As a Christian, thriving in the secular scientific field is immensely difficult. It is often filled with defamers and scoffers of Christ who make taking a stand for one’s faith immensely difficult due to ridicule.
Mr. Scott Whitney has directly observed this in his previous employments. They include a position at Fluorochem, where he worked for a government contract lab that made propellants and high-powered explosives. He also worked in Biotech, at Life Technologies, and, most recently, at Biomatrica, where he stabilized biomolecules such as DNA and RNA and blood cells and protein in whole blood.
He holds many patents that are now owned by the companies he worked for. Some of the most notable deal with scientific subjects such as the “silver staining of biomolecules and the stabilization of biomolecules like white blood cells in whole blood”. These discoveries “are currently being used by developers of products and are being sold commercially”.
Mr. Whitney thrived in his respected field, but also persevered through the criticism of Christianity and the Creation narrative from secular coworkers. In one instance, he shared his faith in Jesus and his hope in Jesus’ return to rapture Christians with a coworker in graduate school at UC Santa Barbara. The colleague responded by sarcastically asking for Mr. Whitney’s personal items if he was taken to heaven in the rapture. There was little respect for Christianity and a proliferation of relative truth, where everyone’s beliefs is true for him or her personally but not true objectively.
In order to reach his secular coworkers, Mr. Whitney explicated, “You have to develop relationships with people. You can’t just walk into a science workplace and blurt out ‘You guys are all crazy!’… You’re dealing with people who are educated… You have to live differently from everyone else so that they ask you about it.” He concluded by saying, “A lot will listen as long as you are not argumentative.”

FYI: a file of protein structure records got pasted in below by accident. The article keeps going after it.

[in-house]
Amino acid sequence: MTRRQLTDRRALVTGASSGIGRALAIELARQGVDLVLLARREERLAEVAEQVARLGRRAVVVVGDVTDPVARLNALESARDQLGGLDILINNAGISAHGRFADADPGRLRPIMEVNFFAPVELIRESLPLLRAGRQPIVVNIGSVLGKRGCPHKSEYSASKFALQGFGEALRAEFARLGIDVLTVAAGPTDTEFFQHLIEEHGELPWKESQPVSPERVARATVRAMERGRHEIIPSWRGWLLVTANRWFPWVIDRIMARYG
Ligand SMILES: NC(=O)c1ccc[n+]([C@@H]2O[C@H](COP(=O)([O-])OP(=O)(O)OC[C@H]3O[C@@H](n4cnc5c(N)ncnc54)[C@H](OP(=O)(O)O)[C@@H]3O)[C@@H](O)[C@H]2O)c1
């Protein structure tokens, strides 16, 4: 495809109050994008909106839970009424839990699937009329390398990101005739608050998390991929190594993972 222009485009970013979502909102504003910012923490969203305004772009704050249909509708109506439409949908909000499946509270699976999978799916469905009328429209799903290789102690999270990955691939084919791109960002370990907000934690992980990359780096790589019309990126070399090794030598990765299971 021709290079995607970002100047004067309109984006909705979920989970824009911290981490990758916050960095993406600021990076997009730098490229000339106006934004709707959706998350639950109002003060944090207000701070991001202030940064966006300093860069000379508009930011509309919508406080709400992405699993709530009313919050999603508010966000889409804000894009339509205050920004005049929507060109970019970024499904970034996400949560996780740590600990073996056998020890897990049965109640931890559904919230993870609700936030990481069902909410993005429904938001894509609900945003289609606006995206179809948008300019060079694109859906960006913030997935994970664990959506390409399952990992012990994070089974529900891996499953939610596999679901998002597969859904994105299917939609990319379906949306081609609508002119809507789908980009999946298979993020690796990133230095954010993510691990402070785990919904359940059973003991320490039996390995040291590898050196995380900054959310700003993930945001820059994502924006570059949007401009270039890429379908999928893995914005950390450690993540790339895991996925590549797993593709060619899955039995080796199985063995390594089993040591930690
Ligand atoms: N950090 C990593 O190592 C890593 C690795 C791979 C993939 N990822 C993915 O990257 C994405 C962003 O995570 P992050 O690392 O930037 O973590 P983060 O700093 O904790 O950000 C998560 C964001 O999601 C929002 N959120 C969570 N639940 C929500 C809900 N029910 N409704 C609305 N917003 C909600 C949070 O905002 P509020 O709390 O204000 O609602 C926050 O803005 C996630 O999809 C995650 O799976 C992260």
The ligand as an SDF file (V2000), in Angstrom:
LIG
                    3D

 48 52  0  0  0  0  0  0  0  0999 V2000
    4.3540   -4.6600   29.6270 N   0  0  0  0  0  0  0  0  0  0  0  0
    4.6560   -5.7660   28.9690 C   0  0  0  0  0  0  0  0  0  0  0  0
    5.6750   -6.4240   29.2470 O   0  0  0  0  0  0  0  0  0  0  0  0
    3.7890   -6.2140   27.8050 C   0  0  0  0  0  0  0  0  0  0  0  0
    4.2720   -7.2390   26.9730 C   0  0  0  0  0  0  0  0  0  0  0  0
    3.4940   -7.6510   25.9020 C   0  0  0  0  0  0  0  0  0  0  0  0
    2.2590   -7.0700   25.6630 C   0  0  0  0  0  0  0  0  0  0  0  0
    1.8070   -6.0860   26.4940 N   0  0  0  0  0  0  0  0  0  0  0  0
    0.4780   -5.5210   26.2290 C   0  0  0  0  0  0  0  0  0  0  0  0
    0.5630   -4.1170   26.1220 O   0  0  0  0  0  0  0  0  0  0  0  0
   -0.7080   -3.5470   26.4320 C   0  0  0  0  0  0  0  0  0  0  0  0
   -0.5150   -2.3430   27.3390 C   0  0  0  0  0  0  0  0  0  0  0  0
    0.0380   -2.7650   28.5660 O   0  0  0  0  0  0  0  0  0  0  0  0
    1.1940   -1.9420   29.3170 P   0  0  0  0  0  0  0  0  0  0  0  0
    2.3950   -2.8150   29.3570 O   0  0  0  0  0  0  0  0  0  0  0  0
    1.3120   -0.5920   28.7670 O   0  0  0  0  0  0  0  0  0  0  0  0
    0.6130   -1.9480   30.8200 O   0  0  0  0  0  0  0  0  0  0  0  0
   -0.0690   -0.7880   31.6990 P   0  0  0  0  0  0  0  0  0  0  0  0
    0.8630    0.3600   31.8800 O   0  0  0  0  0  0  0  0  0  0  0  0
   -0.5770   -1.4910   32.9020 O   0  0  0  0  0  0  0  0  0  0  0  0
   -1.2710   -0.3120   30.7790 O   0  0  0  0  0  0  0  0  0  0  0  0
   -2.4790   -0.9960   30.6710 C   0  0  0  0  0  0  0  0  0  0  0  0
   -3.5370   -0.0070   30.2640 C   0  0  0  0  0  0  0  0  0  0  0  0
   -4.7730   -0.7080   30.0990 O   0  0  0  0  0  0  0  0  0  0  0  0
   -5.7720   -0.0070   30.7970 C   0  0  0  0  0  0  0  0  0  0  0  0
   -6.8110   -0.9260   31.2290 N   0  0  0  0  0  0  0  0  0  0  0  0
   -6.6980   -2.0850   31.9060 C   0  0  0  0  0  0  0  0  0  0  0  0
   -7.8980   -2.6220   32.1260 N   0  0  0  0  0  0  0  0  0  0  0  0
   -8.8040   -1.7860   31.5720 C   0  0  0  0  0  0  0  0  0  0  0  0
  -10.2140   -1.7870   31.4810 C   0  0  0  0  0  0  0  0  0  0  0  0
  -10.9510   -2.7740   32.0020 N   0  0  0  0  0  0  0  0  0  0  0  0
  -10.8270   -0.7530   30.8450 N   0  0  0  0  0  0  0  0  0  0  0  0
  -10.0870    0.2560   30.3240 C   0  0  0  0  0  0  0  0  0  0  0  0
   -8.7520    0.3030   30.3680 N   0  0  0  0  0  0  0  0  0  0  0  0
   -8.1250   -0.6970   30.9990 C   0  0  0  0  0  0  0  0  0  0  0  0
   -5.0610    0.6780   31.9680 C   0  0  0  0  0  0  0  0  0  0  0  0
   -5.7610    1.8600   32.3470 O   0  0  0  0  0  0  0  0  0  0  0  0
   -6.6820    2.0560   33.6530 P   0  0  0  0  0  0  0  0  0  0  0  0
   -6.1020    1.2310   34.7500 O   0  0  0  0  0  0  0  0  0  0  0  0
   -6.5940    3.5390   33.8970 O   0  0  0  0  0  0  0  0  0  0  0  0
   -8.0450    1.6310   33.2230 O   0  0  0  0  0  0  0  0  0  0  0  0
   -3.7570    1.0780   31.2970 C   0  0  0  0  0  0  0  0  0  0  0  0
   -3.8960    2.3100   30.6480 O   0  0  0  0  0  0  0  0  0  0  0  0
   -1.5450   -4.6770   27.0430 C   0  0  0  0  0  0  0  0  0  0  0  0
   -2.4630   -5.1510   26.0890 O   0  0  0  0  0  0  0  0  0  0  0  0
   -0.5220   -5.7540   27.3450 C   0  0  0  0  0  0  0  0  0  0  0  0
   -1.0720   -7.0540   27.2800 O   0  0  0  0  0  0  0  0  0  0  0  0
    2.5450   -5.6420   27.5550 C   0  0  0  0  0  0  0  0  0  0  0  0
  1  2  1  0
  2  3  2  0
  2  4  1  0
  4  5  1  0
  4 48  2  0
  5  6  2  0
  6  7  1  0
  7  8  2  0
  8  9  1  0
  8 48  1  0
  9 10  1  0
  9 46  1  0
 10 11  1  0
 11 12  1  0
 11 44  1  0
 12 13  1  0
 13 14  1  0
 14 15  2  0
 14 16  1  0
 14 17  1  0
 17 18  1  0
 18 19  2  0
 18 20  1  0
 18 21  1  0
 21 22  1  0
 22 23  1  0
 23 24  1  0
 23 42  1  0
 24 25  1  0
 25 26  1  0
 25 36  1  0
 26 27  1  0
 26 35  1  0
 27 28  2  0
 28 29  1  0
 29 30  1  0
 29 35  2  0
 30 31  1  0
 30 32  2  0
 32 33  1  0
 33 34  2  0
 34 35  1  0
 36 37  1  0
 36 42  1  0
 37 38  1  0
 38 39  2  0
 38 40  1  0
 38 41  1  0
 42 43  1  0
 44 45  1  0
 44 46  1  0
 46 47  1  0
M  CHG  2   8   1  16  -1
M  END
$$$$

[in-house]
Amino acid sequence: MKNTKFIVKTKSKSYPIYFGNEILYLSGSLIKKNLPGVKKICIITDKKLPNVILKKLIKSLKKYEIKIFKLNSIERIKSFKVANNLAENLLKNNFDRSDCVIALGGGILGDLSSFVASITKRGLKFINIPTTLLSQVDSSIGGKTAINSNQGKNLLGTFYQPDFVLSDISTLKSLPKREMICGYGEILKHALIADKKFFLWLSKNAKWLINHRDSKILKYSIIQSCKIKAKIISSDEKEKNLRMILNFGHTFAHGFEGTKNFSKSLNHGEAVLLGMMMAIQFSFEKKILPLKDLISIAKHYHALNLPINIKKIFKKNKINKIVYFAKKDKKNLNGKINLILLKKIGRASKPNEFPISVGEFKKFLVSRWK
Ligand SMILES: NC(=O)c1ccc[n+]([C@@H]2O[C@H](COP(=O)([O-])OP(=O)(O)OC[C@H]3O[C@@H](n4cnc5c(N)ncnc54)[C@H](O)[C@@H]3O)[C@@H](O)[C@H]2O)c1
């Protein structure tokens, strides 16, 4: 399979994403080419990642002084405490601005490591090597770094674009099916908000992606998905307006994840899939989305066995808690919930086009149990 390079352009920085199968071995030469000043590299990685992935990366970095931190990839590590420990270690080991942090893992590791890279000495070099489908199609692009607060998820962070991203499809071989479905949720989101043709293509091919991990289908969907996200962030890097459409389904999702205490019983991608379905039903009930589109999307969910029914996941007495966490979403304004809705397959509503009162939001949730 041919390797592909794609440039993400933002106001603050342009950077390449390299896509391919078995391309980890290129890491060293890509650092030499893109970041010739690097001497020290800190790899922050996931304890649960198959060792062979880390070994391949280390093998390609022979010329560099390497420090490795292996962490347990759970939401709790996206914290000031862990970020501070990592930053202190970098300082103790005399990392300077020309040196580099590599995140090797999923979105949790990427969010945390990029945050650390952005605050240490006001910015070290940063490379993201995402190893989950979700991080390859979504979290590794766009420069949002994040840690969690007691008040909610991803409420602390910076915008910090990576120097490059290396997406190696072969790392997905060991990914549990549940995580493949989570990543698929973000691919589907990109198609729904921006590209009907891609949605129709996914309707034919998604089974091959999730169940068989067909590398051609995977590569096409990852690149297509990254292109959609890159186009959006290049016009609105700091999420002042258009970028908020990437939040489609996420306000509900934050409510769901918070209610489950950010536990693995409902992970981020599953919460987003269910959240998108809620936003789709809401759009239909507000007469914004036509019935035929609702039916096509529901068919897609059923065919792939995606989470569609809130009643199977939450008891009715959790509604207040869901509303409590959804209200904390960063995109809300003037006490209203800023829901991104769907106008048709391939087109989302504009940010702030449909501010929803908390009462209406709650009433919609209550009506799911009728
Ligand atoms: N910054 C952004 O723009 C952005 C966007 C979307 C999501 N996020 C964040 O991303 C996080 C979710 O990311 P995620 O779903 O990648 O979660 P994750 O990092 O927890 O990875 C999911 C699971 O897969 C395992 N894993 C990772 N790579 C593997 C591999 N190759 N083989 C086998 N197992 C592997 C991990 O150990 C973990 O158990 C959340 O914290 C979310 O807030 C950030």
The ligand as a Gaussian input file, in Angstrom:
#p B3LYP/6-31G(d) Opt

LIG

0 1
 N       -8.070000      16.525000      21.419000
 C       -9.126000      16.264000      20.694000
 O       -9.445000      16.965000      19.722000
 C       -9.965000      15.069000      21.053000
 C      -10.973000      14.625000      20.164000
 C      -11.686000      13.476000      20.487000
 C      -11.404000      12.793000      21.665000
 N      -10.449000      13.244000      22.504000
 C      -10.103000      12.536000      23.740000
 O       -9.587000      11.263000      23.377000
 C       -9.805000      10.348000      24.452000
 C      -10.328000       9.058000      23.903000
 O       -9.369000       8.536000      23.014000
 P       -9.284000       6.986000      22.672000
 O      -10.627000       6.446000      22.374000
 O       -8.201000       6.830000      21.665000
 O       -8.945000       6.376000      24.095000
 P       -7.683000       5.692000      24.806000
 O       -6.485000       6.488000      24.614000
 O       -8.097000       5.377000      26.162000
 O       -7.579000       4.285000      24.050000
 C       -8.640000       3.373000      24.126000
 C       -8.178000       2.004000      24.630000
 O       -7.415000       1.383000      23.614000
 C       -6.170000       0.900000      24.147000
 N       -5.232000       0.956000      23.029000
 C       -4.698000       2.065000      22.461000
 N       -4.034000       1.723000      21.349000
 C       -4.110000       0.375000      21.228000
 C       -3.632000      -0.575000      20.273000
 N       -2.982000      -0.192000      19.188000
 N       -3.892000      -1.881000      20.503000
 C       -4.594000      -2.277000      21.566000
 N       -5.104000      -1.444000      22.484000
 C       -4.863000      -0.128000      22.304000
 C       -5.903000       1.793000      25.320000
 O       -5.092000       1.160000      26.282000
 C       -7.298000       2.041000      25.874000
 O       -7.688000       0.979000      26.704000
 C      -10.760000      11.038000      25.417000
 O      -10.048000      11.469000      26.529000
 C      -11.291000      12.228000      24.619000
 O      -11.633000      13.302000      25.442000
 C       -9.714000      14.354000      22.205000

In another circumstance in his recent employment he says, “I was asked to go against my beliefs by fudging time cards” which he refused to do, motivating him to seek another job. The scientific field was difficult to thrive in as a Christian, but thanks to the grace of God, Mr. Whitney was able to practice Matthew 5:14 by being a beacon of light to the world.
Overall, he enjoyed studying God’s creation in the field of organic chemistry, but in an effort to try something different and enter a Christian workplace, he took the job as the physics and chemistry teacher at Christian High School.
Mr. Whitney was born in Harbor City into a family with two brothers and two sisters and grew up in the Los Angeles area. He attended Brethren High School in Paramount, California, then proceeded to Point Loma College (now called Point Loma Nazarene University). There he received his Bachelors of Arts and met his wife on a missions trip during Spring Break in Mexico. After this, Mr. Whitney obtained his PhD, the highest level of education, in organic chemistry.
Mr. Whitney and his family, consisting of his wife and three kids, moved to San Diego to further utilize his God-given gifts in the field of organic chemistry. This desire for the glorification of God is what ultimately drives Mr. Whitney in his life. He was previously a Sunday School teacher at Community Bible Church in Mira Mesa, where he has attended since 1992. He is on his 26th year volunteering in AWANA at his church, pouring his time into children in the hopes of their salvation.
The greatest aspect of Christian High in Mr. Whitney’s opinion is the unity among the teachers and administration. He is able to walk beside them with the same purpose, as he explains, “We all want to serve Christ”. This contrasts with the majority of his previous employment. It is a breath of fresh air for Mr. Whitney.
Mr. Whitney enjoys the simple things in life, playing video games when his kids come back home during breaks and feeling the cool breeze of the ocean in gorgeous San Diego. He continues to study God’s creation and now possesses the capability to spread this beauty to students at Christian High School.
By: Paul Marselus